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Where Does Vaping Stand In Colorado?

E-cigarettes, once heralded as the safer alternative to smoking tobacco, have raised health alarms across Colorado and elsewhere that hearken back to the days of Joe Camel.

An outbreak of lung diseases tied to vaping have triggered a proposed Food and Drug Administration (FDA) crackdown, new regulations across Colorado, and lawsuits aimed at JUUL, the leading e-cigarette manufacturer.   

So, why is it all happening now? And what can we expect moving forward?

It’s been over a year since CHI published a report on the subject, which noted that more than one in four of Colorado teens had used e-cigarettes recently — the highest percentage in the nation.

Since then, there have been more than 1,080 lung-injury cases reported across the country, according to the Centers for Disease Control and Prevention (CDC). The Mayo Clinic has found that the injuries resemble chemical burns. Nationally, the CDC has counted 18 deaths associated with e-cigarette use as of October 13. Colorado officials continue to see more cases of vaping-related illness by the week.


About E-cigarettes

E-cigarettes, also known as electronic nicotine delivery systems, simulate the experience of tobacco smoking. Many even look like a cigarette. But there are important differences.

Models: Some are disposable, others rechargeable.

Chemicals: Cigarette smoke contains as many as 7,000 chemicals, some carcinogenic. E-cigarette vapor has far fewer chemicals, but it does contain potentially harmful metals like lead, volatile organic compounds and cancer-causing agents, according to the CDC.

Cost: A pack of 20 cigarettes averages $5.35, including taxes, in Colorado. That’s about a dollar less than the national average. By comparison, a JUUL pod averages $4.36, including taxes. The pod can last from a day to two weeks, depending on how often the user takes a puff.


In an October 7 report that three school systems have sued JUUL, The New York Times noted that "public officials have taken a stronger stance against e-cigarettes in recent weeks after health experts identified a link between vaping and lung problems in August."

But CHI Policy Analyst Jalyn Ingalls, who wrote the CHI vaping report, wonders why it took so long.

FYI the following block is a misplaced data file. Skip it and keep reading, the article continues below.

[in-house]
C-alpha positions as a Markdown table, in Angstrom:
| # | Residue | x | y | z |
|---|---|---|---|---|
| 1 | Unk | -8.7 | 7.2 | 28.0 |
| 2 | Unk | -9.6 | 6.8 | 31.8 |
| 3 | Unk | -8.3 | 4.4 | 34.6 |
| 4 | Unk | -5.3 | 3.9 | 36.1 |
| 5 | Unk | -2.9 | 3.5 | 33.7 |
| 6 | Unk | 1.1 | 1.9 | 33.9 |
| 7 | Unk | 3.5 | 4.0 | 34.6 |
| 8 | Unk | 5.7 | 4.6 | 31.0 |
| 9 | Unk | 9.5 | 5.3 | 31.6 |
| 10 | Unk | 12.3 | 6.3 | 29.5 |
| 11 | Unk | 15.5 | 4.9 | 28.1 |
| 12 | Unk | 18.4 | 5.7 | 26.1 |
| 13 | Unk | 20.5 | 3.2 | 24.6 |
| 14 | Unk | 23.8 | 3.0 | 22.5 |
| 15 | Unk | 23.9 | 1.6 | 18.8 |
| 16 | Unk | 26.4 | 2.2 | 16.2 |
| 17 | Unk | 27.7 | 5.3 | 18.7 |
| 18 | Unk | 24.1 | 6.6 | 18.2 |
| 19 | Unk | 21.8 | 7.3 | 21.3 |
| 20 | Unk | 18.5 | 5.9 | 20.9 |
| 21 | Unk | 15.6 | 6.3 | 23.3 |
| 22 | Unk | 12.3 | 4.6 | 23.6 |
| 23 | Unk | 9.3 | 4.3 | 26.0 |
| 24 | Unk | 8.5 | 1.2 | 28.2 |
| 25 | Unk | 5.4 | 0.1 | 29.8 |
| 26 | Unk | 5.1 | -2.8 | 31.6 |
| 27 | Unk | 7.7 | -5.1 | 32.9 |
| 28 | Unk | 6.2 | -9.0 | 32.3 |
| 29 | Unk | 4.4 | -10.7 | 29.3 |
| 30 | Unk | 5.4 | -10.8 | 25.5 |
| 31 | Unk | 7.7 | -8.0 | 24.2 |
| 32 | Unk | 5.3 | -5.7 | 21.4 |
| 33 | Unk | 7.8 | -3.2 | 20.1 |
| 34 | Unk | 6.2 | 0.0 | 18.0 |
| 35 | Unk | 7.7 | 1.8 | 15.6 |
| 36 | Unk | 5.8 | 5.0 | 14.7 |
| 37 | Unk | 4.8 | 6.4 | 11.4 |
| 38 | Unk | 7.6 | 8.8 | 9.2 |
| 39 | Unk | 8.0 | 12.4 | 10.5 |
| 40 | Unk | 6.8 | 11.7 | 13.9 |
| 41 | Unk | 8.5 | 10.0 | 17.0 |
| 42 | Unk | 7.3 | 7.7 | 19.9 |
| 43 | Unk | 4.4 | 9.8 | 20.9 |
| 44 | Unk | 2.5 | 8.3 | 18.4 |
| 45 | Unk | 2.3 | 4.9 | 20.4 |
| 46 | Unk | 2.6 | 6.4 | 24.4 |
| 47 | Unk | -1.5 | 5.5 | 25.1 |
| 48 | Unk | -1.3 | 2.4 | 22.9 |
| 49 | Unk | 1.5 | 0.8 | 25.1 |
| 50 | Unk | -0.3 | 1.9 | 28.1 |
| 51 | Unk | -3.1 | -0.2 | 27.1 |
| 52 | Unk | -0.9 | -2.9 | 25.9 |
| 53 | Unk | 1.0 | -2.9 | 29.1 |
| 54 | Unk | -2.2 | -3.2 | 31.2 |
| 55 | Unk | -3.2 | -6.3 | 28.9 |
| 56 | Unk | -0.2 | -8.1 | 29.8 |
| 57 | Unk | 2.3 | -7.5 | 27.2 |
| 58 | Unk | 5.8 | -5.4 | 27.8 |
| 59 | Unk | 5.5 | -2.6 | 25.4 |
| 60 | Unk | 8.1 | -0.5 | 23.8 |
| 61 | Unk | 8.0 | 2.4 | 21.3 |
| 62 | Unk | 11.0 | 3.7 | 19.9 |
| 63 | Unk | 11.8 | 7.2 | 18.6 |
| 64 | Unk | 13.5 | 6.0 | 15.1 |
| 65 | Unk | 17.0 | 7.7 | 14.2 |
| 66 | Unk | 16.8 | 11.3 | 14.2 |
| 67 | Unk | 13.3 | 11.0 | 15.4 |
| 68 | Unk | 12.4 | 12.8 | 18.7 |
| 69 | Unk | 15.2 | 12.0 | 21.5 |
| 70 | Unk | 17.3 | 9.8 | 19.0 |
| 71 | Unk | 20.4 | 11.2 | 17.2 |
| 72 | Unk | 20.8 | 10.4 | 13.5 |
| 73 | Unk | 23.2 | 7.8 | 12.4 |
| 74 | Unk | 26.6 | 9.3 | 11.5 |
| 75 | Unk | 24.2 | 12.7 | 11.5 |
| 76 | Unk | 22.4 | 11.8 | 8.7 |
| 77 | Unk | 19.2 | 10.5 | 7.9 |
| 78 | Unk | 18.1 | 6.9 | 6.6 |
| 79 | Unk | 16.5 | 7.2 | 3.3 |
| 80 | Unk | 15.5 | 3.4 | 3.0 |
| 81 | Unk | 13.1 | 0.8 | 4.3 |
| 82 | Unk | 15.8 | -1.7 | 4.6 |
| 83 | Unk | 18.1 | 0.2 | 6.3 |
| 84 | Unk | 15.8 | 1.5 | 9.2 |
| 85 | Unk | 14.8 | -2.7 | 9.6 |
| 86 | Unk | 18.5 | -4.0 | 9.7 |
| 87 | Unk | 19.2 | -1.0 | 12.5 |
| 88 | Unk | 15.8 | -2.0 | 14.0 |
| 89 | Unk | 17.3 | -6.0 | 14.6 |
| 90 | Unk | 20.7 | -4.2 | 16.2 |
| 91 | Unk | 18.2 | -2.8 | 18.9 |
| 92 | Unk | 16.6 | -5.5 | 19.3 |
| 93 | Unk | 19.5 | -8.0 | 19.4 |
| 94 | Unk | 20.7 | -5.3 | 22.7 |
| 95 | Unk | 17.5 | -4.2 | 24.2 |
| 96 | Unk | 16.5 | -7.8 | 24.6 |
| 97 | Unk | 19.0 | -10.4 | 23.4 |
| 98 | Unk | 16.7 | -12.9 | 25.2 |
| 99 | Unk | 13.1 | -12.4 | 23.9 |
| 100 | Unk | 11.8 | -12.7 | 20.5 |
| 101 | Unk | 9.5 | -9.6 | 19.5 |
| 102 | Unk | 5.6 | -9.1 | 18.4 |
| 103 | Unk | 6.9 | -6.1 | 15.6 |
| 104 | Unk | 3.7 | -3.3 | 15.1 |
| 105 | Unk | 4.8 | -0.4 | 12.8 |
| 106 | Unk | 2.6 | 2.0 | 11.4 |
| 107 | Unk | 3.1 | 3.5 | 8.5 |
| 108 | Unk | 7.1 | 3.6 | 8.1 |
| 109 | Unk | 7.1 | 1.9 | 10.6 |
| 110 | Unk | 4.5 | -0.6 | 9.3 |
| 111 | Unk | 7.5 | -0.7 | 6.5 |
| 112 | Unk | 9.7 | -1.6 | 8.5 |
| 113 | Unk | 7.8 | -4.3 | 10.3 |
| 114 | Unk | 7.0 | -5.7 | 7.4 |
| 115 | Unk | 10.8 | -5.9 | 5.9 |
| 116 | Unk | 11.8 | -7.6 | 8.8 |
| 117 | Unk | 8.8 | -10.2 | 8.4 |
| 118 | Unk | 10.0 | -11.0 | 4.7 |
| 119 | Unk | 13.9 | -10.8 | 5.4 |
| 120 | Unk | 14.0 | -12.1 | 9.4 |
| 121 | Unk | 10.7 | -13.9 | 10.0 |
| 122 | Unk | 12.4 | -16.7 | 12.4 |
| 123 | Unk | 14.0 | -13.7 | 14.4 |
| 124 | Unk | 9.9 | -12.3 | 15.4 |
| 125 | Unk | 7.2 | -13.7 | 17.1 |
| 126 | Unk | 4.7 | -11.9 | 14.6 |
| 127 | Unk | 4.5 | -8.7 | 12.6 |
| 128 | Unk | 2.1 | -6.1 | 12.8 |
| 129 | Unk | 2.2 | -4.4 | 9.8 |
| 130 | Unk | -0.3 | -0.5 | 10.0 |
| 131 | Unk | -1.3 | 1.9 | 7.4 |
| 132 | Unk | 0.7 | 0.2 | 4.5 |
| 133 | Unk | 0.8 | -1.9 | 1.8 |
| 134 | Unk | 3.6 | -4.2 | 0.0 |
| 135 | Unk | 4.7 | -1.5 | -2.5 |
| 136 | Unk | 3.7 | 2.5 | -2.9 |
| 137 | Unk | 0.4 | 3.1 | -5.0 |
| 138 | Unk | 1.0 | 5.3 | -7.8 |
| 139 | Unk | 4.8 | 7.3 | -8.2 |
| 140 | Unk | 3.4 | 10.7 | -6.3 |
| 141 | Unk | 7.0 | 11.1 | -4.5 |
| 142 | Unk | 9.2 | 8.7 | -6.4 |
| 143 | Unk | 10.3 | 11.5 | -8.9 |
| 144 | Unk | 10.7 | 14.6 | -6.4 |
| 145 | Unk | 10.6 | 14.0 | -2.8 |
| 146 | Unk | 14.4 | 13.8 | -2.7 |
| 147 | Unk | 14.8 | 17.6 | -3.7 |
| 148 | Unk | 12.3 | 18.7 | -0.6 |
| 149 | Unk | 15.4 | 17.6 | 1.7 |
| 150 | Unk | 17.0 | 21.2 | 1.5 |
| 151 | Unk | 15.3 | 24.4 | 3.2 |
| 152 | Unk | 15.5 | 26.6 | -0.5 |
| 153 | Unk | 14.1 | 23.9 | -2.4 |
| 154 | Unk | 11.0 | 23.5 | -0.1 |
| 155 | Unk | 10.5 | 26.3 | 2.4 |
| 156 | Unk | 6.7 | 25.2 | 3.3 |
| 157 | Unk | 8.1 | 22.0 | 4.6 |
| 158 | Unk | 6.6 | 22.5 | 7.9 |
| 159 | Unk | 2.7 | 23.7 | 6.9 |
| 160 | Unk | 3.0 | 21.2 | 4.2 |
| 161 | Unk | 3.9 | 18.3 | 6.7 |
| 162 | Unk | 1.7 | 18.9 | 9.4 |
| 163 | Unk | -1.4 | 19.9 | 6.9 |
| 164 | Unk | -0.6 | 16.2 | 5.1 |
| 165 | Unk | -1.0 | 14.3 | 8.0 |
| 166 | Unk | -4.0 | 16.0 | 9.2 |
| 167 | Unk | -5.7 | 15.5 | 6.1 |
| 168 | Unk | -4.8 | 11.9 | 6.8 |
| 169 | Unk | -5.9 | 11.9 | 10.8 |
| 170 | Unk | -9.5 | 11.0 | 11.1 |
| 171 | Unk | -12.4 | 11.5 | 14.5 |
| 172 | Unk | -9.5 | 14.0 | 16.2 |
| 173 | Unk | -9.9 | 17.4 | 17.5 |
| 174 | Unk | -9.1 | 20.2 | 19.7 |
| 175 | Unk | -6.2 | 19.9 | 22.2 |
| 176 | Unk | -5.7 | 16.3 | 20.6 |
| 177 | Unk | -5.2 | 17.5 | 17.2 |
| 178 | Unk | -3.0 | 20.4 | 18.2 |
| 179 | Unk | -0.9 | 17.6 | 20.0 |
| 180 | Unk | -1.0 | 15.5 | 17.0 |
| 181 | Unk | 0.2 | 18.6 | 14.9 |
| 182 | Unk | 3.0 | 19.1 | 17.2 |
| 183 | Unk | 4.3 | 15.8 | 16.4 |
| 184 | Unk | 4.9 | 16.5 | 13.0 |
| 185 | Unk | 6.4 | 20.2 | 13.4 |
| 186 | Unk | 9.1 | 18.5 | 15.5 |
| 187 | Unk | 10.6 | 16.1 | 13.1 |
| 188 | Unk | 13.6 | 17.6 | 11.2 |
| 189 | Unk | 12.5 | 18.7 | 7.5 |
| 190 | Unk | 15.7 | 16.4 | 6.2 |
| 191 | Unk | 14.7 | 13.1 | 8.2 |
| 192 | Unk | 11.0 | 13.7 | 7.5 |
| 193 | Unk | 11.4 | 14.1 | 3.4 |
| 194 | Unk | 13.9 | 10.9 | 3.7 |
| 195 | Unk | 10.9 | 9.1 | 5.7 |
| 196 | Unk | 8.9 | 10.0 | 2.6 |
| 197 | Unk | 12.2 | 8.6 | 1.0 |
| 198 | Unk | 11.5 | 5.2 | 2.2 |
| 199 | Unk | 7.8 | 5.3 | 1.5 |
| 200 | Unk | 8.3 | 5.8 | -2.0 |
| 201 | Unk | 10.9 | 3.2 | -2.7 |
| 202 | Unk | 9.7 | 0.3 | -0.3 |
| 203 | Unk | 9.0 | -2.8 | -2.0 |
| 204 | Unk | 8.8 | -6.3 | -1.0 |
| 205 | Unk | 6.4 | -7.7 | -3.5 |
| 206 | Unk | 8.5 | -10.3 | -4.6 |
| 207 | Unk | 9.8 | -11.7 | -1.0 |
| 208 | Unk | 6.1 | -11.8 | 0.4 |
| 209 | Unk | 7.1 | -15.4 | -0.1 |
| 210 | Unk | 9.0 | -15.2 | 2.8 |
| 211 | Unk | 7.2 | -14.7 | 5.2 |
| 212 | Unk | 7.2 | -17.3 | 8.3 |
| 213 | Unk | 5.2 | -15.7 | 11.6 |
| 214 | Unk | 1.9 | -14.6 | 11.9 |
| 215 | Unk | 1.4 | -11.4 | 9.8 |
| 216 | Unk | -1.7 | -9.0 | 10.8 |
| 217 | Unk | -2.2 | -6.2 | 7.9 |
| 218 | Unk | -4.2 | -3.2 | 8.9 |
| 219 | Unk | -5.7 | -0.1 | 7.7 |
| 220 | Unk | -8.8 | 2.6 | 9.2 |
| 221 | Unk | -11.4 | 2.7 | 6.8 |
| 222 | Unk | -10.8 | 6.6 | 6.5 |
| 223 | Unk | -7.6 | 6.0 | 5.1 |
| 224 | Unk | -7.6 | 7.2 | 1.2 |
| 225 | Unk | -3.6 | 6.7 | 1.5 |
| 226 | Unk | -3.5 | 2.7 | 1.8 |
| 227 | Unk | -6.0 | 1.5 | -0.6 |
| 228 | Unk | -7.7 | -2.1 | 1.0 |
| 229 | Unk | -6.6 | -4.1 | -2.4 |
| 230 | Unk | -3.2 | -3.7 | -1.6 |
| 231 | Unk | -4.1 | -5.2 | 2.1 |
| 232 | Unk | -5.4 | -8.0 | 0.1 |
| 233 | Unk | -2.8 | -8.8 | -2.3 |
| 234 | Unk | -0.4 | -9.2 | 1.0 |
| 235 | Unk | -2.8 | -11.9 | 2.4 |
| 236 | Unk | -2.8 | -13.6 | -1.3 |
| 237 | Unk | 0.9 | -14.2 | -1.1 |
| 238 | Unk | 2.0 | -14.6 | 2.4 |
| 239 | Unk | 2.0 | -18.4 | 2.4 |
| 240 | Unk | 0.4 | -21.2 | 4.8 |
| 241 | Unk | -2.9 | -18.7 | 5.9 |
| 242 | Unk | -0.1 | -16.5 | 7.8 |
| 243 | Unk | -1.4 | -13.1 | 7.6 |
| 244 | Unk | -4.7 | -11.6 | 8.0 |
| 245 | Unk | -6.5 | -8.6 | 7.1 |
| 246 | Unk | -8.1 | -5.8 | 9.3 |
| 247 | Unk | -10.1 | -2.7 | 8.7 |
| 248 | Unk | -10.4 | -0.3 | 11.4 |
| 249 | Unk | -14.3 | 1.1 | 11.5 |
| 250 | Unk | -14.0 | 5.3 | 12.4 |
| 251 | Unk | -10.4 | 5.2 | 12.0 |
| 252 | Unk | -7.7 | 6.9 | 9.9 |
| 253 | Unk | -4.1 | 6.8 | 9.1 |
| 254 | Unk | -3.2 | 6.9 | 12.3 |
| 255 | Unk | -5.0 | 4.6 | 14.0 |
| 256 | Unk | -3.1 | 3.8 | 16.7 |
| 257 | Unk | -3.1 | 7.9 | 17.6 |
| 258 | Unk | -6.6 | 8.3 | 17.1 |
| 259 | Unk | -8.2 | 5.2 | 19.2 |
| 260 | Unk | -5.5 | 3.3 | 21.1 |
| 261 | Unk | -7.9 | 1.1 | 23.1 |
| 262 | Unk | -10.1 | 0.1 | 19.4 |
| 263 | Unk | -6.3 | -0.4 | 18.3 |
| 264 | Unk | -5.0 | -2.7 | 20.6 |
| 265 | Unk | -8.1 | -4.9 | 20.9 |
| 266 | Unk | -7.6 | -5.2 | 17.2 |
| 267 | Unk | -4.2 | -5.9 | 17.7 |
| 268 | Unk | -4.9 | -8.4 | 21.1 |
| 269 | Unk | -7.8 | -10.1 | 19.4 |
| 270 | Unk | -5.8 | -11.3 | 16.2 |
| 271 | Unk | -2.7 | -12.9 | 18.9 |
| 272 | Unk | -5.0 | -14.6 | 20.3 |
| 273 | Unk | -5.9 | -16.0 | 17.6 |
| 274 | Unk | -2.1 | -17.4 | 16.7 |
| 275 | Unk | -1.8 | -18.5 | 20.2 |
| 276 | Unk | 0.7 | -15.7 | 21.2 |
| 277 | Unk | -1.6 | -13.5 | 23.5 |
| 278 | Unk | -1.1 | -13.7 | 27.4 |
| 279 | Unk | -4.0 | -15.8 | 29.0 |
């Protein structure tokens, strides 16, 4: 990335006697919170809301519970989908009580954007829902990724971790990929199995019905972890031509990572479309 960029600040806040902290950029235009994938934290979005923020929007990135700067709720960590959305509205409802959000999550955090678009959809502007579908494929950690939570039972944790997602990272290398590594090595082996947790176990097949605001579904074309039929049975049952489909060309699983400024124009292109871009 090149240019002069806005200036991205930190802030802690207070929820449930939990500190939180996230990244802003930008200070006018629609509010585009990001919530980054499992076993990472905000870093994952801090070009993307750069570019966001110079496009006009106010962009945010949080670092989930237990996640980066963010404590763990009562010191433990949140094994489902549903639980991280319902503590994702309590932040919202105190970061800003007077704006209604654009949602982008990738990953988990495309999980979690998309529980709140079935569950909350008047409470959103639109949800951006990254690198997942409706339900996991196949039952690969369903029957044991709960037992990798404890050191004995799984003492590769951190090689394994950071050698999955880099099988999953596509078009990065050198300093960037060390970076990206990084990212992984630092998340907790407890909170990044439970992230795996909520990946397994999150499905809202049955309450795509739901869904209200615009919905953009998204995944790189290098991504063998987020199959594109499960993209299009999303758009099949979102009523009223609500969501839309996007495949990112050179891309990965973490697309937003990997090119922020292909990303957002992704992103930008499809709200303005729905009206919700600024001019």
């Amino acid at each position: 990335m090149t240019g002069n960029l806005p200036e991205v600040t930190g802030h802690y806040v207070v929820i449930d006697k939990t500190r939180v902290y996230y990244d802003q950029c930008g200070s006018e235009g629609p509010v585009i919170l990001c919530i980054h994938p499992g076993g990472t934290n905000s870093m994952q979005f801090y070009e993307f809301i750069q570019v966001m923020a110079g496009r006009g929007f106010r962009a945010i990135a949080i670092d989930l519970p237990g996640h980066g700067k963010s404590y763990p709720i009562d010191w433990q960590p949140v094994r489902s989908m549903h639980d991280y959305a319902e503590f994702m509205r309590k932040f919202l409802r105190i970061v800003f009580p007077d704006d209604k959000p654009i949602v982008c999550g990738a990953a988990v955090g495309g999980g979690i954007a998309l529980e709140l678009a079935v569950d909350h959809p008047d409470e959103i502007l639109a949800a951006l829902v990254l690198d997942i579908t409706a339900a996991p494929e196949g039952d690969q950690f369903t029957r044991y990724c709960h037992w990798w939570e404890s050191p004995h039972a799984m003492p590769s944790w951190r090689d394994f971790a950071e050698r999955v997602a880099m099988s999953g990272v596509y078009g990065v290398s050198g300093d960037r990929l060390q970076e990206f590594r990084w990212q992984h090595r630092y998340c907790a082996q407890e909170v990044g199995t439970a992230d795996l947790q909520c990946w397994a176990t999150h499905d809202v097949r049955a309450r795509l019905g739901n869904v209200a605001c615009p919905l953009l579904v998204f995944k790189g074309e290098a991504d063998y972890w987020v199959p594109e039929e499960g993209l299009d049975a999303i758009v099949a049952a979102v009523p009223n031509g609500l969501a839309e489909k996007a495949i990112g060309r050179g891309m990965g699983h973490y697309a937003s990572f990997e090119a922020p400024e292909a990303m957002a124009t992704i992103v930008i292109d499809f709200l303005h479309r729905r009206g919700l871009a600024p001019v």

“I’m curious –– how long did it take the health field to catch up and realize it was vaping,” she said. “How many people were sick a year ago when we wrote the paper?”

Effectively, the burden of proof has been on the public health professionals to show e-cigarettes are harmful, Ingalls said.

“They weren’t on top of it to begin with,” she said, “because the company didn’t need to prove they were safe, they just put them out there. And now we’re seeing the repercussions in public health."

On the heels of a growing count of deaths and injuries, JUUL’s CEO stepped down, and the company promised to halt marketing in the U.S. However, Ingalls said it’s a little too late.

“JUUL didn’t really need marketing once it became popular,” she said. “Kids marketed it for them.”

Much of the concern about vaping centers around young users. In response, 11 local governments in Colorado have raised the legal age to purchase vaping products to 21. Denver voted to do so last month.

 

However, it isn't certain that government intervention can solve the problem quickly.

More than 60 percent of student e-cigarette users reported that they receive their products from somewhere other than a business, according to the 2017 Healthy Kids Colorado survey.

And as Ingalls points out, many teens who live in a community that has cracked down on vaping could simply go elsewhere to buy the products.

“It’s a place to start, but it’s not going to make a sweeping impact like I think that Michigan and Massachusetts ban laws will have.

Federal health officials have released a consumer alert discouraging people from using vaping products that contain THC. The FDA is currently finalizing a policy that would remove many non-tobacco flavored e-cigarettes from the market. A group of U.S. senators is pushing for greater restrictions beyond the FDA’s plan, with one calling for a permanent ban on flavored e-cigarettes.

In Colorado, it is very likely the state legislature will pursue some action during the coming session. CHI’s legislative experts think some options could include:

  • Raising the legal age to purchase tobacco and nicotine to 21.
  • Mandating that retailers get a license to sell vaping products.
  • Banning e-cigarette flavoring at the state level.
  • Imposing a blanket ban on e-cigarettes, recently seen in Massachusetts (for four months in that state) and Michigan (depending on the courts).

Ingalls does not anticipate the state being on the front lines of fighting the problem.

“I think the biggest impact will be FDA efforts,” she said. “I don’t think Colorado’s going to be one of the states that leads the way on tackling e-cigarettes with policy issues –– as much as I wish it were.”

The federal government bears most of the pressure to find a solution, Ingalls said. Even though some Colorado counties have been taking steps to regulate e-cigarettes, the state as a whole is taking its time to find a policy solution that works best for it.

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